Berwick-upon-Tweed is a town in the county of Northumberland. It is the northernmost town in England at the mouth of the River Tweed on the east coast, 4 kilometres south of the Scottish border.
The area was for more than 400 years central to historic border wars between the Kingdoms of England and Scotland, and several times possession of Berwick changed hands between the two kingdoms. The last time it changed hands was when Richard of Gloucester retook it for England in 1482. To this day many Berwickers feel a close affinity to Scotland.
Berwick remains a traditional market town and also has some notable architectural features, in particular its medieval town walls.
Berwick's strategic position on the Anglo-Scottish border during centuries of war between the two nations and its relatively great wealth led to a succession of raids, sieges and takeovers. William I of Scotland invaded and attempted to capture northern England in 1173–74. After his defeat, Berwick was ceded to Henry II of England. It was later sold back to William by Richard I of England in order to raise funds for his Crusade.
In 1296, England went to war with France, with which Scotland was in alliance. Balliol invaded England in response, sacking Cumberland. Edward in turn invaded Scotland and captured Berwick, destroying much of the town and massacring some 20,000 of the inhabitants.
Edward I went again to Berwick in August 1296 to receive formal homage from some 2,000 Scottish nobles, after defeating the Scots at the Battle of Dunbar in April and forcing John Balliol to abdicate at Kincardine Castle the following July. It was at this time that work began on building the town walls (and rebuilding the earlier Castle); these fortifications were complete by 1318 and subsequently improved under Scottish rule. An arm of William Wallace was displayed at Berwick after his execution and quartering on 23 August 1305. In 1314, Edward II of England mustered 25,000 men at Berwick, who later fought in (and lost) the Battle of Bannockburn. Between 1315-18, Scottish armies, sometimes with the help of Flemish and German privateers, besieged and blockaded the town, finally invading and capturing it in April 1318.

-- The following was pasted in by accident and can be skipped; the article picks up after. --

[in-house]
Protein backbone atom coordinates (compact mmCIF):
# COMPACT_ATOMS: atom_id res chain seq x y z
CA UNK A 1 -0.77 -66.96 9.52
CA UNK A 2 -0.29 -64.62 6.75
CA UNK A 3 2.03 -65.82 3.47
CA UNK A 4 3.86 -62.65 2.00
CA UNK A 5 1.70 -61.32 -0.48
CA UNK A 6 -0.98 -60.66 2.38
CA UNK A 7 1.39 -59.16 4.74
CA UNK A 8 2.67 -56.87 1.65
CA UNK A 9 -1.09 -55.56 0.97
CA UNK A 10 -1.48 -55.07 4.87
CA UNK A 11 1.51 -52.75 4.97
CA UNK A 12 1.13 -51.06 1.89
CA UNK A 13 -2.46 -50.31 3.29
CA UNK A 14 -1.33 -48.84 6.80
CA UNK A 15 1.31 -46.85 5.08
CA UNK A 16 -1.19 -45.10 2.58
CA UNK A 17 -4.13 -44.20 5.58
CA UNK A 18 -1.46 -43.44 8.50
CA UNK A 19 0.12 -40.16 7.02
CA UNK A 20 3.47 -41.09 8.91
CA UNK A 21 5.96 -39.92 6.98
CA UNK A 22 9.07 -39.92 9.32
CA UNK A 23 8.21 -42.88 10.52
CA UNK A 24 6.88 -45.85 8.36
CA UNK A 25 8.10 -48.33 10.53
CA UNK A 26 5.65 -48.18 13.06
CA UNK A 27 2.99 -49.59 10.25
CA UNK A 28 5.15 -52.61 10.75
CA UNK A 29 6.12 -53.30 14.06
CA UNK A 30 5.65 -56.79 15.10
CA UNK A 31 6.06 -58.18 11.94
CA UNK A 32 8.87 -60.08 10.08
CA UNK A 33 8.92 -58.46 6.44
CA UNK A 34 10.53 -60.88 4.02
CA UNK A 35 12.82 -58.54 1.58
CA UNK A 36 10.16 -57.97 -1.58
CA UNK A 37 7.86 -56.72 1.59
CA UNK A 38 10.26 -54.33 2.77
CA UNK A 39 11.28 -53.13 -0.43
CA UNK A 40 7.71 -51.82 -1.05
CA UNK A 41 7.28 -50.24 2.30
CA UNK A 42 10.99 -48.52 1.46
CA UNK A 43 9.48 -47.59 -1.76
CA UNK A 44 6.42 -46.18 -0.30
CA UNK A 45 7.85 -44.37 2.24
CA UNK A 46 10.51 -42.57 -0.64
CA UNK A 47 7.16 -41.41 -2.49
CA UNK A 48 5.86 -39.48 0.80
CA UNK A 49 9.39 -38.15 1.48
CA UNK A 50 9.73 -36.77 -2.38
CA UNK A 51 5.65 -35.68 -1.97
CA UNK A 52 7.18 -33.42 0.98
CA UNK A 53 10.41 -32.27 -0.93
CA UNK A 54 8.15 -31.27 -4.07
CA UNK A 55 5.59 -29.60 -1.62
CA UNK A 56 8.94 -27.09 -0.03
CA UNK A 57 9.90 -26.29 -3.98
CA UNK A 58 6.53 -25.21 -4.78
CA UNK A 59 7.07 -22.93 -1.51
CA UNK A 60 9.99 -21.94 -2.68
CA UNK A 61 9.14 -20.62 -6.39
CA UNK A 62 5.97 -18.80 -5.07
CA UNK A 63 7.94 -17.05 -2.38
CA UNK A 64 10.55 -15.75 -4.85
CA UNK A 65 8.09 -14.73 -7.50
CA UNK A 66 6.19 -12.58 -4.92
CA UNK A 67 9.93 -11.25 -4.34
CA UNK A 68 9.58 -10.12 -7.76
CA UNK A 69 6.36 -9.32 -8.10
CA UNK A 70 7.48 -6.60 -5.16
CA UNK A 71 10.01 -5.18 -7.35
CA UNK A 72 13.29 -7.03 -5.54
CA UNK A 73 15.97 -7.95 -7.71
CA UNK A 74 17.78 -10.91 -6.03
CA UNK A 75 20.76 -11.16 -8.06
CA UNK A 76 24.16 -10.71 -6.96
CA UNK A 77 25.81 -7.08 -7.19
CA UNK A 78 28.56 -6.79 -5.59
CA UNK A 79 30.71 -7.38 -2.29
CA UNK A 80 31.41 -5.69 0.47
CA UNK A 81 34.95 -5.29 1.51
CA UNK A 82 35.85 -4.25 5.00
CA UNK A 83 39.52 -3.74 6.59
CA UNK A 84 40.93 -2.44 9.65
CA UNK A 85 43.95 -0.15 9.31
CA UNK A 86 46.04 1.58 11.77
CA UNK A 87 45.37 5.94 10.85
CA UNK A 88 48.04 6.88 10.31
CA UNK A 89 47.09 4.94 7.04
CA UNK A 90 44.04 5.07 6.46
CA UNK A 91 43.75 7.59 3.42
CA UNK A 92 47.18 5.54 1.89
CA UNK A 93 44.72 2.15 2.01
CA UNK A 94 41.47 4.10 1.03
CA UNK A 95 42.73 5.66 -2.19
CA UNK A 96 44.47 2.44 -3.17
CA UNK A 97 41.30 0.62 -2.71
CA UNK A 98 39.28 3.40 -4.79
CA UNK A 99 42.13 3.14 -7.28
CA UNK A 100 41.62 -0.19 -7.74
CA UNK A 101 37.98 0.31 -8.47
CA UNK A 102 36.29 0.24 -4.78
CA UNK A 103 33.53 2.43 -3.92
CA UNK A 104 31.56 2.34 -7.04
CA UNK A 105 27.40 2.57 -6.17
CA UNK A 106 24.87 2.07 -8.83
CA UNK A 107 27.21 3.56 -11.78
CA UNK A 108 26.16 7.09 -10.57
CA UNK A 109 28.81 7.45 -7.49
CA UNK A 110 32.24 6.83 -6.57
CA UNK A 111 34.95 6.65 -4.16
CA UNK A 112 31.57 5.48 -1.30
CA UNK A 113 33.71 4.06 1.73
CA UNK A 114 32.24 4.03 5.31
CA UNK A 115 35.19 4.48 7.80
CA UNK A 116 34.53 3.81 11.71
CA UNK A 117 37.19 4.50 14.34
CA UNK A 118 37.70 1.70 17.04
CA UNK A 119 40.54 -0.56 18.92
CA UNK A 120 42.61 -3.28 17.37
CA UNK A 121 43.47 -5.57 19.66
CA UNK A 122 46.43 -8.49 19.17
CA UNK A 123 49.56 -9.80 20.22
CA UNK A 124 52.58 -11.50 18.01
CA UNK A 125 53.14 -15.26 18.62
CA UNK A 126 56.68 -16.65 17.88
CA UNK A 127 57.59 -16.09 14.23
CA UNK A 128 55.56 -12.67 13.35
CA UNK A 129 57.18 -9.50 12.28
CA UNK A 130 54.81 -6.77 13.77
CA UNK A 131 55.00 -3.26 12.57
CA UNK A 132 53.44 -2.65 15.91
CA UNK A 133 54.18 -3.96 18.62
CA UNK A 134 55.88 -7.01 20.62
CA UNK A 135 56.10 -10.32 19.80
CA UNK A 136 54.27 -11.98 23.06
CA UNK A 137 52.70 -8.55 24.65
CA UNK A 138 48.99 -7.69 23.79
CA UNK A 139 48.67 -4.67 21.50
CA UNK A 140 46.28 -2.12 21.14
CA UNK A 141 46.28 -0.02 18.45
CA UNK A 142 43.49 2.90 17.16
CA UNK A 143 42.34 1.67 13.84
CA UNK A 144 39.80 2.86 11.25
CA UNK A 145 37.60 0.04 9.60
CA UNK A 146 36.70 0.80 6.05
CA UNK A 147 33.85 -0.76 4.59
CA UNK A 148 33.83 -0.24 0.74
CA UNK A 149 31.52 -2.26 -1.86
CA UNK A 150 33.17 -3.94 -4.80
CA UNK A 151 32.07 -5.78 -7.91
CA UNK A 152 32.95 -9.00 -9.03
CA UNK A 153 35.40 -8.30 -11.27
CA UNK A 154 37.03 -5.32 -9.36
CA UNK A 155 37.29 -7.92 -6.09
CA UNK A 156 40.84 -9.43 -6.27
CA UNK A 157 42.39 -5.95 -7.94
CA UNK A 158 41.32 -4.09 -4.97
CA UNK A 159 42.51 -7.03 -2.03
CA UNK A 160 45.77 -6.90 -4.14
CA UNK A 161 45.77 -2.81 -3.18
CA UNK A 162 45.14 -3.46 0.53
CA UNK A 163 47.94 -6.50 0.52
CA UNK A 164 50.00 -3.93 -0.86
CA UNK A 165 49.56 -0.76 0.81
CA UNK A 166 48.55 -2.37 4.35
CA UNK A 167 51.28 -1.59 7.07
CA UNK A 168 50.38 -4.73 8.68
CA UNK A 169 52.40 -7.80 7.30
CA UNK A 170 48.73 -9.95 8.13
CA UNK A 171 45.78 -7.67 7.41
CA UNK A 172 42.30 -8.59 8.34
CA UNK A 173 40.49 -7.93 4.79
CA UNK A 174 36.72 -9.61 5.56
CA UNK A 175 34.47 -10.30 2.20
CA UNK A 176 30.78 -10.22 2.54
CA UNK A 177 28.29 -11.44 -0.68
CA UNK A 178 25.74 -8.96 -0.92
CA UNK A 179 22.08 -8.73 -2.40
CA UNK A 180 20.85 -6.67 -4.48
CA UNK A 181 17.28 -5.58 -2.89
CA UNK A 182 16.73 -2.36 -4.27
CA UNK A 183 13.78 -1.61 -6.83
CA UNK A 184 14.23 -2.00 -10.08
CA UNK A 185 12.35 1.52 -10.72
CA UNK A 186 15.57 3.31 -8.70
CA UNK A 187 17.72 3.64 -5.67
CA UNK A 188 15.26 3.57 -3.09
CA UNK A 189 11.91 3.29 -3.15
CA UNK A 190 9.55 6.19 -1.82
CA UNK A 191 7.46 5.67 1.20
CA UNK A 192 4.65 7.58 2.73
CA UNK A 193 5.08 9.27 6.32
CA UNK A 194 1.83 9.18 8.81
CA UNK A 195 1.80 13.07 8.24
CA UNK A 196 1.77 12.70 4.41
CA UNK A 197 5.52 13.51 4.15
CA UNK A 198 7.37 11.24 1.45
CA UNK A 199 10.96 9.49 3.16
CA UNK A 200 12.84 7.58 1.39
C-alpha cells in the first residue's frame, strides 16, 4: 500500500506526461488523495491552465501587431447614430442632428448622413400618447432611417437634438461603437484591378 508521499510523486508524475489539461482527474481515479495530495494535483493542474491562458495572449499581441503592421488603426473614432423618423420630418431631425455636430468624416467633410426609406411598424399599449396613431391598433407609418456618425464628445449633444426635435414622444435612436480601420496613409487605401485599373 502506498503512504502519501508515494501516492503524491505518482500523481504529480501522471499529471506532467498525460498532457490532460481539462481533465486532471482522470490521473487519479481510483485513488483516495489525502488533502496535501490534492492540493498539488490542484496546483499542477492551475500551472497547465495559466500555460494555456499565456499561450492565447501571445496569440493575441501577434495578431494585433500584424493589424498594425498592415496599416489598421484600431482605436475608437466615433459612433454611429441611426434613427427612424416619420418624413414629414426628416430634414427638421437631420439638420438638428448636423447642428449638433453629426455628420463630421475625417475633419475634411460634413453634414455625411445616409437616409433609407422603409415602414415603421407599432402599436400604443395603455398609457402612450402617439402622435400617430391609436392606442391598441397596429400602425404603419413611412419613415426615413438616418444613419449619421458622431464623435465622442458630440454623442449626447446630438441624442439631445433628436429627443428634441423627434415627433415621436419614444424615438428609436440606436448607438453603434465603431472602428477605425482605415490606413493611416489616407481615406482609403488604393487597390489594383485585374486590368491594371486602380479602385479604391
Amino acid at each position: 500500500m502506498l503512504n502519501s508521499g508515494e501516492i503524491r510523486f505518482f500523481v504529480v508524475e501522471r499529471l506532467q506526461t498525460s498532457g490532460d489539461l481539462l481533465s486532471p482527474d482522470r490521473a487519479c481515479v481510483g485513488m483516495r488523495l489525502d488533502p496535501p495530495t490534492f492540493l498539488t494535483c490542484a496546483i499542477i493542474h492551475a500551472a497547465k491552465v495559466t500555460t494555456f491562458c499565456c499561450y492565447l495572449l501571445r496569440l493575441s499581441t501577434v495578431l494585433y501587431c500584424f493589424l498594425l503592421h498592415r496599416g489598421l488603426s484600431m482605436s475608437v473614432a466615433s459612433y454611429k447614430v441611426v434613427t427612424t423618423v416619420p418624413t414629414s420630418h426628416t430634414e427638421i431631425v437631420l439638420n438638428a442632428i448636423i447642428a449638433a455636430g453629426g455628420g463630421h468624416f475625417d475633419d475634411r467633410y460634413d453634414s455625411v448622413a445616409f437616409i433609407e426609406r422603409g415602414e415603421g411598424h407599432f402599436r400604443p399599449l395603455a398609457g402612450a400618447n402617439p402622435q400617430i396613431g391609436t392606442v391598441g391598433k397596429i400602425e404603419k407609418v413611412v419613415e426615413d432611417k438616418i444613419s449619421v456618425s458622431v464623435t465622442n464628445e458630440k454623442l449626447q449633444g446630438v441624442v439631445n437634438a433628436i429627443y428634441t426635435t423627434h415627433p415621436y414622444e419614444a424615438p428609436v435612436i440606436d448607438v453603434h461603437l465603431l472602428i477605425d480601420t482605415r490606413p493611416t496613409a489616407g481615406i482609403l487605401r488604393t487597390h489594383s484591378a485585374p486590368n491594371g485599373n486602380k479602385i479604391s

England retook Berwick the day after the Battle of Halidon Hill in 1333. In October 1357, a treaty was signed at Berwick by which the Scottish estates undertook to pay 100,000 marks as a ransom for David II of Scotland, who had been taken prisoner at the Battle of Neville's Cross on 17 October 1346. In 1461, Berwick was ceded back to Scotland by Margaret of Anjou on behalf of her husband, Henry VI, in return for help against the Yorkists during the Wars of the Roses.
Robert Lauder of Edrington was put in charge of the castle. He was succeeded in 1474 by David, Earl of Crawford. On 3 February 1478, Robert Lauder of the Bass and Edrington was again appointed Keeper of the castle, a position that he held until the final year of Scottish occupation, when Patrick Hepburn, 1st Lord Hailes, had possession.
In 1482, Richard, Duke of Gloucester (later Richard III) recaptured the town. Thomas Gower was the English marshal of Berwick 1543-1552. The Scots did not accept this conquest as is evidenced by innumerable charters for at least two centuries after this date. Over the course of a little more than 400 years, Berwick had changed hands more than a dozen times.
Photography by Chris J Parker